KF-S: The entire faculty, spearheaded through the EPC, and then broken out from there into working groups at department levels. It started there in the 2011 time frame. I think we said something like, “Let’s look at our graduation requirements. They’re not serving us.” Two years after that, we had a faculty vote to say, “Alright. Do we want to change it from a seat-time, course-based list of requirements to outcome-based requirements?” We got full faculty buy-in, via a vote, that we were all willing to go. PP: What concerns have arisen in this process? GL: How do you measure this stuff? The logical framework is portfolio assessment. So, one of the things we’ve been looking at is other schools that are doing portfolio assessment. My big concern is that portfolio assessment has been closely correlated with grade promotion—promotion by grade rather than promotion by portfolio. In very rare circumstances has the portfolio been used as the promotion tool. And it’s been really, really hard for institutions to decouple these things. When you really do what we’re proposing in its purest form, you don’t have “classes” anymore—there’s no freshman, sophomore, etc. class. The institutions that have maintained their classes, while maintaining portfolio assessment structure, find themselves, I think, at an impasse. PP: And has the goal changed at all since the inception of this work? GL: The original vision hasn’t changed enormously. PP: What has the faculty done to turn that vision into something tangible that makes sense: that seriously restructures the secondary school environment, but doesn’t scare off the rest of the educational world by being too radical to assimilate? KF-S: It started by our saying, “Alright, we want to change to a system of proficiency-based requirements rather than seat time-based requirements.” There was a coalescing moment when we realized that there were a lot of seat time-based things that we really valued here, like working in the barn, participating in the work program, evening arts, being exposed to a lot of art—that’s not a proficiency, that’s a thing that happens to you. GL: These are the experience-based points.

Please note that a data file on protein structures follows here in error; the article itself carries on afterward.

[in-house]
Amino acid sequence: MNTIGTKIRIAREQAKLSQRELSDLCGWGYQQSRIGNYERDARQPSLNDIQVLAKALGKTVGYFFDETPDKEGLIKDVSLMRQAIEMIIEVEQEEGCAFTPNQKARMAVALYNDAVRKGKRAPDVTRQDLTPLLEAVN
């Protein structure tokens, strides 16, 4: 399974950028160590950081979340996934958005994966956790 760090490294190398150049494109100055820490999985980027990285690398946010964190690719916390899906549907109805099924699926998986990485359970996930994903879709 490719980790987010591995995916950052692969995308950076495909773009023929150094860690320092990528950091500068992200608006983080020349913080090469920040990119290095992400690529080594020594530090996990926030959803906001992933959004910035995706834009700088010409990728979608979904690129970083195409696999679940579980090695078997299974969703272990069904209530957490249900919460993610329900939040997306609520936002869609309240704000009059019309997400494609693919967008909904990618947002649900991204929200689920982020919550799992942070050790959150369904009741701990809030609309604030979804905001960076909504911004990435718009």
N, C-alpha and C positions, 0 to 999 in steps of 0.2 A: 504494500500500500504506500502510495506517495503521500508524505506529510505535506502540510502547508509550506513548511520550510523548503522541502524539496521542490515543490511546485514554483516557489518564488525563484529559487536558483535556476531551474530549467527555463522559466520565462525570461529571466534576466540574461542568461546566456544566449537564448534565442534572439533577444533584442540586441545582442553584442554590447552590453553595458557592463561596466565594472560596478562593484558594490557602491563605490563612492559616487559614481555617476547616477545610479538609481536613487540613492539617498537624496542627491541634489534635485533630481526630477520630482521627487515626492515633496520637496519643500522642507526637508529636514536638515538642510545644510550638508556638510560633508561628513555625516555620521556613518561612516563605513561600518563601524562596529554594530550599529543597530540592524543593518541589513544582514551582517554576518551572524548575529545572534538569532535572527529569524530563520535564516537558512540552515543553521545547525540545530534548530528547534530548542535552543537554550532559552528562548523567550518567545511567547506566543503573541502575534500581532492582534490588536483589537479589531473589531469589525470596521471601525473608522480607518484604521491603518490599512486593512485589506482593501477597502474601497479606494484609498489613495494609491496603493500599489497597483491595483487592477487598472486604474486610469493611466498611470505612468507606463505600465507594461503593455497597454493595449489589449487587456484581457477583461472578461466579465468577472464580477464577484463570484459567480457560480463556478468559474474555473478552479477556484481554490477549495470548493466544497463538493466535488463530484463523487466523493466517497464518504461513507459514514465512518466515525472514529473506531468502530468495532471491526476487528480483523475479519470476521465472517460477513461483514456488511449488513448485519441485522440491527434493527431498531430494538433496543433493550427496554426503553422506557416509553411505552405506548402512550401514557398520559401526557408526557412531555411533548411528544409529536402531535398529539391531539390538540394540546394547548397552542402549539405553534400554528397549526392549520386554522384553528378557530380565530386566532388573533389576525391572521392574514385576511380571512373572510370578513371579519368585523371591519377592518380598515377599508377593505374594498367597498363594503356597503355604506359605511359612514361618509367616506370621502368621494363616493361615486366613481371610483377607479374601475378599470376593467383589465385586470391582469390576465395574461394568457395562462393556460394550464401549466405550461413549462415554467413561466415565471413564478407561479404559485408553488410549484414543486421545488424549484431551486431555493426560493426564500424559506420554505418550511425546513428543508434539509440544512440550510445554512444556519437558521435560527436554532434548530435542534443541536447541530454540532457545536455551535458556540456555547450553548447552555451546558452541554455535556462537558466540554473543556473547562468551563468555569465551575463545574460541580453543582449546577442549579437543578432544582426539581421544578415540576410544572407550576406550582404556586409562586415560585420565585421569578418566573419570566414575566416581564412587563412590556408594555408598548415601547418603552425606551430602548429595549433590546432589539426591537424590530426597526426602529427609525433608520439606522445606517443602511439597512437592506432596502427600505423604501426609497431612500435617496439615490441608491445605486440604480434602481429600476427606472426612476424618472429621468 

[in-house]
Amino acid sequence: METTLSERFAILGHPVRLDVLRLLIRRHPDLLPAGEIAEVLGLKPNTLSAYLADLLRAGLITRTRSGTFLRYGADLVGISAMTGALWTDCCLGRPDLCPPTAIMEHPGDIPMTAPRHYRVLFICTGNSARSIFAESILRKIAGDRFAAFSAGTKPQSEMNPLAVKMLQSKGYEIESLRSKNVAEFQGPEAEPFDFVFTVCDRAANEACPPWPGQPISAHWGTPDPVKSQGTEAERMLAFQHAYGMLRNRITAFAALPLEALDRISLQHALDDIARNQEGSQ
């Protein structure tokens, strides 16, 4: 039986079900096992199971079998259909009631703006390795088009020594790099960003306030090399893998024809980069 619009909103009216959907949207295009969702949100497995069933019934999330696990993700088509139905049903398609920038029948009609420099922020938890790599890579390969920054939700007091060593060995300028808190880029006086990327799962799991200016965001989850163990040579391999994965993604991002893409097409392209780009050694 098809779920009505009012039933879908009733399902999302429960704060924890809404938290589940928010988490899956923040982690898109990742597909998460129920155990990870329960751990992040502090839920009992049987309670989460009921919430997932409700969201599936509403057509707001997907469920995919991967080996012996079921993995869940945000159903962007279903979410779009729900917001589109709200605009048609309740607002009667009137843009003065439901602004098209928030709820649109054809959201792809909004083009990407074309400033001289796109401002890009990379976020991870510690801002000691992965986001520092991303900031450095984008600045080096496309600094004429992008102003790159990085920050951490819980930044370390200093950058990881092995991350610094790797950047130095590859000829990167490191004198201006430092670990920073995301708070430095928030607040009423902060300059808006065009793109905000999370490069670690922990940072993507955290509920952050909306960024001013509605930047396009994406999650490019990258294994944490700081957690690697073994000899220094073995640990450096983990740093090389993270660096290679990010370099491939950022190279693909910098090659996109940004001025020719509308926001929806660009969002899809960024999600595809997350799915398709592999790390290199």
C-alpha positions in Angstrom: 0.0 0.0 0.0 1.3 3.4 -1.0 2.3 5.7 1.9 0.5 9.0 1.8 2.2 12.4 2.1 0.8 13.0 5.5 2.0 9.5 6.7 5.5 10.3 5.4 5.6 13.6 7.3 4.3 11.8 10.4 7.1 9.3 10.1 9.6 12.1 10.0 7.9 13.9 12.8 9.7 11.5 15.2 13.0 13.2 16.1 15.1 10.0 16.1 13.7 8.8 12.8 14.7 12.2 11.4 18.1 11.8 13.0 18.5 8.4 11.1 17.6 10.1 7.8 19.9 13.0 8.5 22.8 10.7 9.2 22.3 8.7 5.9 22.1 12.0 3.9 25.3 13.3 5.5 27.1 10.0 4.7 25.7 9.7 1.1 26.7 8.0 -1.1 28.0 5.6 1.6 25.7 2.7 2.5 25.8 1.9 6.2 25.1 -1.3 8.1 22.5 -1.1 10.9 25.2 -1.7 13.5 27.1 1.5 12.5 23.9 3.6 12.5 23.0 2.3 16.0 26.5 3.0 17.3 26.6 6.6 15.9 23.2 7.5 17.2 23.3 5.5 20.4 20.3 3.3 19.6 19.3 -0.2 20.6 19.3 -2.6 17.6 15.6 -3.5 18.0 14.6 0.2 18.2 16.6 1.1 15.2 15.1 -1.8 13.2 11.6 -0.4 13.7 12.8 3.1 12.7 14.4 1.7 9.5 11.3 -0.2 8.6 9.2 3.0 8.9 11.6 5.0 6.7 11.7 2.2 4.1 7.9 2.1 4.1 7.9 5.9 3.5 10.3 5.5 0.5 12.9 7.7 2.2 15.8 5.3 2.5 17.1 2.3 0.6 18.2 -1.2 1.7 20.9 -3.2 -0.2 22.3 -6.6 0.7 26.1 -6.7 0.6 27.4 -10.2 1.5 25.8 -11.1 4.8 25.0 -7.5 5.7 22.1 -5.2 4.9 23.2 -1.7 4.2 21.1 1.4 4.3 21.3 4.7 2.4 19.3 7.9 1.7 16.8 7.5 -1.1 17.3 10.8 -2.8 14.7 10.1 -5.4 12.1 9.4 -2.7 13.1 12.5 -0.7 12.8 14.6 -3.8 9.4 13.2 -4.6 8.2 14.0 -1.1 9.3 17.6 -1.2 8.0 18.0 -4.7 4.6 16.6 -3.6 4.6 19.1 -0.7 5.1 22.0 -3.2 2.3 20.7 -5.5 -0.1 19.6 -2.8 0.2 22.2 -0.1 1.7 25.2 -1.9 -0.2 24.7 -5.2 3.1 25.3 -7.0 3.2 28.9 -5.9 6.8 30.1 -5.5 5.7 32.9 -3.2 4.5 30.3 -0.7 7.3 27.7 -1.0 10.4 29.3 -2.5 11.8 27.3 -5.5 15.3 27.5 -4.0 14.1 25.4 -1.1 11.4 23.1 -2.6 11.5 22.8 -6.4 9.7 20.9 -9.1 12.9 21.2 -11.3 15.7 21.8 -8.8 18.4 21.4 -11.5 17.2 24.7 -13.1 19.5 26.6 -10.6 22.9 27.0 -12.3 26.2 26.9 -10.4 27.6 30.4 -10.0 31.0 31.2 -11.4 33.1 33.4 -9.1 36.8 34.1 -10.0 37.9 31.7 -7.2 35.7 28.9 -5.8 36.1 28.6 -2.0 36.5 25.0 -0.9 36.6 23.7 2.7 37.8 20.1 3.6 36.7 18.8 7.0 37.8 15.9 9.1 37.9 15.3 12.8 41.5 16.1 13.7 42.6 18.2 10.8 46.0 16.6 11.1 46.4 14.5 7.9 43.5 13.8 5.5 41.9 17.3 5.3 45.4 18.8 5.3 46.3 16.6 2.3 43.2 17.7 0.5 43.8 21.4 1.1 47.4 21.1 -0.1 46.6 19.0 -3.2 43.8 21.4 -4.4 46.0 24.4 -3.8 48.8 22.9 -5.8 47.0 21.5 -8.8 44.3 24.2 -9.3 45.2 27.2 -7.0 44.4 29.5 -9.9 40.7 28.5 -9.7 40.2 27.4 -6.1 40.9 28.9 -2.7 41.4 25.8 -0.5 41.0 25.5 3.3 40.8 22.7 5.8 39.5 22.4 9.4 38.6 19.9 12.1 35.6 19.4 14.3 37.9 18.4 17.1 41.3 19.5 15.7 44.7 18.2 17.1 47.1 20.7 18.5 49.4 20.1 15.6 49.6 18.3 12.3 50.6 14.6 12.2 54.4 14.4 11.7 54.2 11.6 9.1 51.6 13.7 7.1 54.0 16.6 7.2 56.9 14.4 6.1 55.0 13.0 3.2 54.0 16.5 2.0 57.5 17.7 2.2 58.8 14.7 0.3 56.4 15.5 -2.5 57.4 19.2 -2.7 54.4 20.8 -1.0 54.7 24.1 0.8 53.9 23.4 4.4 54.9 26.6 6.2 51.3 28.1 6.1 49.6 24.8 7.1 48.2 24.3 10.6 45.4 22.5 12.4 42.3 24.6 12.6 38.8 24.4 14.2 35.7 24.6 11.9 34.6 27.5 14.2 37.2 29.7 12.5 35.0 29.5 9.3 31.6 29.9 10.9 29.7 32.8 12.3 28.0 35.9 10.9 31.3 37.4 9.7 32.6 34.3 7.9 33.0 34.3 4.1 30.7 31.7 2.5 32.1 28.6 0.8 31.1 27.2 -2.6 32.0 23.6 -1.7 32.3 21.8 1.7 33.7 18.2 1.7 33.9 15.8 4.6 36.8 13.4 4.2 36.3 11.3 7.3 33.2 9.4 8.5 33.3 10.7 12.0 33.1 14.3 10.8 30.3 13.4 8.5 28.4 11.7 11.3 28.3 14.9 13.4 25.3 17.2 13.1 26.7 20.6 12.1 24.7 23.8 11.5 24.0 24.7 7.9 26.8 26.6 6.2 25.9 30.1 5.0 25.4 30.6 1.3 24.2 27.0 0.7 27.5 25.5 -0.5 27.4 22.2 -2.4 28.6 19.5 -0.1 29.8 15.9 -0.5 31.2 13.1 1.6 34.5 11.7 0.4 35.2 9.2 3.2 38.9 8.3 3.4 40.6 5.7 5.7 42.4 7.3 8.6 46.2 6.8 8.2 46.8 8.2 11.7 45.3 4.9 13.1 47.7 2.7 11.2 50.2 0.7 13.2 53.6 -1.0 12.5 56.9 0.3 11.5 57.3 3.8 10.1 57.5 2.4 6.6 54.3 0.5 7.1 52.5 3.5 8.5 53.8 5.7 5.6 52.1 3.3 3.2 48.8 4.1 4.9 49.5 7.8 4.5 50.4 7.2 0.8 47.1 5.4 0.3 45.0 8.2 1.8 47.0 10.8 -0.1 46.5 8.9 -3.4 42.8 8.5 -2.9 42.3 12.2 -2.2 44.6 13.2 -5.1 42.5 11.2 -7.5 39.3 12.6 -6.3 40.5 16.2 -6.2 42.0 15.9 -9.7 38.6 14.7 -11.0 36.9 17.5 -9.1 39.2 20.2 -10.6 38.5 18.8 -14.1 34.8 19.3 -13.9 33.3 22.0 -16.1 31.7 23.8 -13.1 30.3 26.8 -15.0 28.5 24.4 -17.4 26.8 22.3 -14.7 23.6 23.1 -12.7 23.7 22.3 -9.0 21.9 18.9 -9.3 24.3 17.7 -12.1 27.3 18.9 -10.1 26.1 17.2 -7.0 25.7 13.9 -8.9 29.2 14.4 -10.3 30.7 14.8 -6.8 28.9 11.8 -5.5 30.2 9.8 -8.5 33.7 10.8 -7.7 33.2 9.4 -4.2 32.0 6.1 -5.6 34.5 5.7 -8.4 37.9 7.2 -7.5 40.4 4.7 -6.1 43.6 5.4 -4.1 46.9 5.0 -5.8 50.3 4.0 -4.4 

KF-S: We define it in two sections. There’s the proficiency section, and the experience section. PP: Will the rollout of these new graduation requirements necessitate some new areas of faculty professional development? KK: The development is in the art of teaching. We’re not talking about “Here’s a course, and how do I differentiate the structure for this child and for that child?” We’re saying, “Here’s a Putney education. How are you going to navigate through? You can take some standard courses, still, to meet these graduation requirements.” We have a lot of quirky kids at The Putney School who can get really excited and excel in one direction, but can’t get out of a cardboard box in another direction. I think that this is a more accurate way of saying, “That’s mostly okay with us. Be who you are. Pursue your intellectual curiosity in a way that makes sense to your growth.” [See sidebar: The Animal School: A Fable.] GL: With the caveat that you’ve got to be very, very careful about defining what it is that is non-negotiable in that education. And that’s what we’re doing. KF-S: I think having well-articulated, well-defined learning goals makes everything easier in terms of being a good teacher. One of our big goals is to serve a wide range of students—artsy students, outdoorsy students, kinesthetic students—all these different types of students. And if we have well-defined learning goals, that makes it really easy to provide different avenues for these different kinds of kids to reach the same outcome. PP: When will all of this hard work become a reality? KF-S: We hope to have the overall language agreed upon this spring—April— so we can go to press for admissions needs in the next admissions cycle, ’16-’17. The incoming ninth-grade class, in the fall of ’17, will enter with these new graduation requirements in place. KK: I imagine the actual execution, the implementation, the use of them to credit work, will be a work in progress. GL: It will have to be done with such a subtle and practiced eye, and that doesn’t exist yet. PP: What additional questions have arisen through this process? What outcomes? PUTNEY POST